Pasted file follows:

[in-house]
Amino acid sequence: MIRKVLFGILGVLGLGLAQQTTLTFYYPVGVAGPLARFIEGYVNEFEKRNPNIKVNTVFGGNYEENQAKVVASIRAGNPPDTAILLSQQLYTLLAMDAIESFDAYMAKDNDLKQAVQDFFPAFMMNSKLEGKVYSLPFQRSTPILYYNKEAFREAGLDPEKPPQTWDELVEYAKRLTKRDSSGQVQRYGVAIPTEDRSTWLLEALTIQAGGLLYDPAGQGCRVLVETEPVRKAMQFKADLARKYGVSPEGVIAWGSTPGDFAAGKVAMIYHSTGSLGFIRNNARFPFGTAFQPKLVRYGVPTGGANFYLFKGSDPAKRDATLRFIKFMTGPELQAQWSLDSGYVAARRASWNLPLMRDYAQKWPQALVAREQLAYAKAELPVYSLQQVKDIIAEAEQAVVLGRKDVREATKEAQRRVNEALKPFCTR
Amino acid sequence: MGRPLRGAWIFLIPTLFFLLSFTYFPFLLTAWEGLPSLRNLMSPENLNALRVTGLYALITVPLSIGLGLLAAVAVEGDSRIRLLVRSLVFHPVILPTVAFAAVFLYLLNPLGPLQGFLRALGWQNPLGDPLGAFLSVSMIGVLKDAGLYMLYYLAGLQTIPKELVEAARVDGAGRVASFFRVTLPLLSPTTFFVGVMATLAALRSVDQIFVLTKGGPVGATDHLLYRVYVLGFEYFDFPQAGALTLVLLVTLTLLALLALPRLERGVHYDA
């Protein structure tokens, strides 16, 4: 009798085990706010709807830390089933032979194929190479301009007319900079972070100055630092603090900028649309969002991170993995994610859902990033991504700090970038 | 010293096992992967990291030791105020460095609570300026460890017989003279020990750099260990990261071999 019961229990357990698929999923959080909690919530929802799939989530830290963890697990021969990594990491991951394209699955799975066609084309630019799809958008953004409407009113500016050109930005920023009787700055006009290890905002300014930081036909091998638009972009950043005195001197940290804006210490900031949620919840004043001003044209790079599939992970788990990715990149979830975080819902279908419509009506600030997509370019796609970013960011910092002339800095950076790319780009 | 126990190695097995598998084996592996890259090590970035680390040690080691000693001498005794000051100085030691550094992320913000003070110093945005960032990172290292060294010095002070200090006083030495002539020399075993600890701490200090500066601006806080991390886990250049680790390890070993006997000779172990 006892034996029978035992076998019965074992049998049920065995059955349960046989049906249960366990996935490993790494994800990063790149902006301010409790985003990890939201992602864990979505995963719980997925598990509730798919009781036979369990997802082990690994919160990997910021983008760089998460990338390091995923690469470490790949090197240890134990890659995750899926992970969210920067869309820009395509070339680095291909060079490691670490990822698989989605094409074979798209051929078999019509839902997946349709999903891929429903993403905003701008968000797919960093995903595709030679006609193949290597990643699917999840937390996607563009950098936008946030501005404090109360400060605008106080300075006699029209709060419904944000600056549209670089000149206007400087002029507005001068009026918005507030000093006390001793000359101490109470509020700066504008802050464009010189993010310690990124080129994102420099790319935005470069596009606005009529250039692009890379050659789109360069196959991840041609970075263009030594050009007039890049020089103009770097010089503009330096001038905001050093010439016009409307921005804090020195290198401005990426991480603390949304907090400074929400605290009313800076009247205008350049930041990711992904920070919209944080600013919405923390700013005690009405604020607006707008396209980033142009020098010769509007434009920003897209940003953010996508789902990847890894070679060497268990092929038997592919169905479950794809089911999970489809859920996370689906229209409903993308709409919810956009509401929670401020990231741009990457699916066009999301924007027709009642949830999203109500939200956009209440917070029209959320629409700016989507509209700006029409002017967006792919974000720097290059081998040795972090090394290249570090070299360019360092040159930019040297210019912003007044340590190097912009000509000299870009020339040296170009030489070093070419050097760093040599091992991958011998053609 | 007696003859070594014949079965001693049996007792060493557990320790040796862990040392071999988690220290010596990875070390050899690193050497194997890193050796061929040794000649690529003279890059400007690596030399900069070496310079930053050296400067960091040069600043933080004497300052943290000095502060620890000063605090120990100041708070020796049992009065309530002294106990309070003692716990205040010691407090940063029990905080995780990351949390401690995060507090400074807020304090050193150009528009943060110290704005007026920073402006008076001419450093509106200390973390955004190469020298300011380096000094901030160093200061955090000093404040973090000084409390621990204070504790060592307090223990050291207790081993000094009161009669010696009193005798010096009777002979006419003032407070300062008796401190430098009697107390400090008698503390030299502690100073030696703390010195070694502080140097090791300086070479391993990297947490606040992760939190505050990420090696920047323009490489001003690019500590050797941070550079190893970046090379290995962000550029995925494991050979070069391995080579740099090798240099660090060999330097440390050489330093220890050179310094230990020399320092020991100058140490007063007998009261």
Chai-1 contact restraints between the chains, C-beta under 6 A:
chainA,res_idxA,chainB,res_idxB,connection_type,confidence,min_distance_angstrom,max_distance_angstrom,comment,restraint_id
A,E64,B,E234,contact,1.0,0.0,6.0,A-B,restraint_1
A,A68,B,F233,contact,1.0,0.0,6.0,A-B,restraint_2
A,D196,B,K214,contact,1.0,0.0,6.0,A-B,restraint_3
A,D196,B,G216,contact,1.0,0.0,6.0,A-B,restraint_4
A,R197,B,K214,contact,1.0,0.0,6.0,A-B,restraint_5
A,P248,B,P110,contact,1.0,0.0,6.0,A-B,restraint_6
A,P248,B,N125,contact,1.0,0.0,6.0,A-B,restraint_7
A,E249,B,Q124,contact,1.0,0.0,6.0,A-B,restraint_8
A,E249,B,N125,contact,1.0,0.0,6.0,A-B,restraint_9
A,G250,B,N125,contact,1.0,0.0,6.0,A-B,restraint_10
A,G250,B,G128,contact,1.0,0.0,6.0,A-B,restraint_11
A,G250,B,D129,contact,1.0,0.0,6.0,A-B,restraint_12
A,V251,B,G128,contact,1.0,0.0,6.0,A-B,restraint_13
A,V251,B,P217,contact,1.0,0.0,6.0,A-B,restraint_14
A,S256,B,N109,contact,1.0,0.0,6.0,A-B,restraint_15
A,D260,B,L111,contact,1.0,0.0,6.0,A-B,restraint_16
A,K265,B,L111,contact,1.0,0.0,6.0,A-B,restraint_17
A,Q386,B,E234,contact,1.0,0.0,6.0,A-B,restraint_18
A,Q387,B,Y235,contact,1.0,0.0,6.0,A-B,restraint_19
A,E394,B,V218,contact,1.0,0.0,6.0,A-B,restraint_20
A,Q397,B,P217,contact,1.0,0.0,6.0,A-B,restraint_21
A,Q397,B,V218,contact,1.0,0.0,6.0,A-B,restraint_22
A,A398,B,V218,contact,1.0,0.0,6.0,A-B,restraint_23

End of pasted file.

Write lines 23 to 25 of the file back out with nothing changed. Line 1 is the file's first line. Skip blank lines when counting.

A,K265,B,L111,contact,1.0,0.0,6.0,A-B,restraint_17
A,Q386,B,E234,contact,1.0,0.0,6.0,A-B,restraint_18
A,Q387,B,Y235,contact,1.0,0.0,6.0,A-B,restraint_19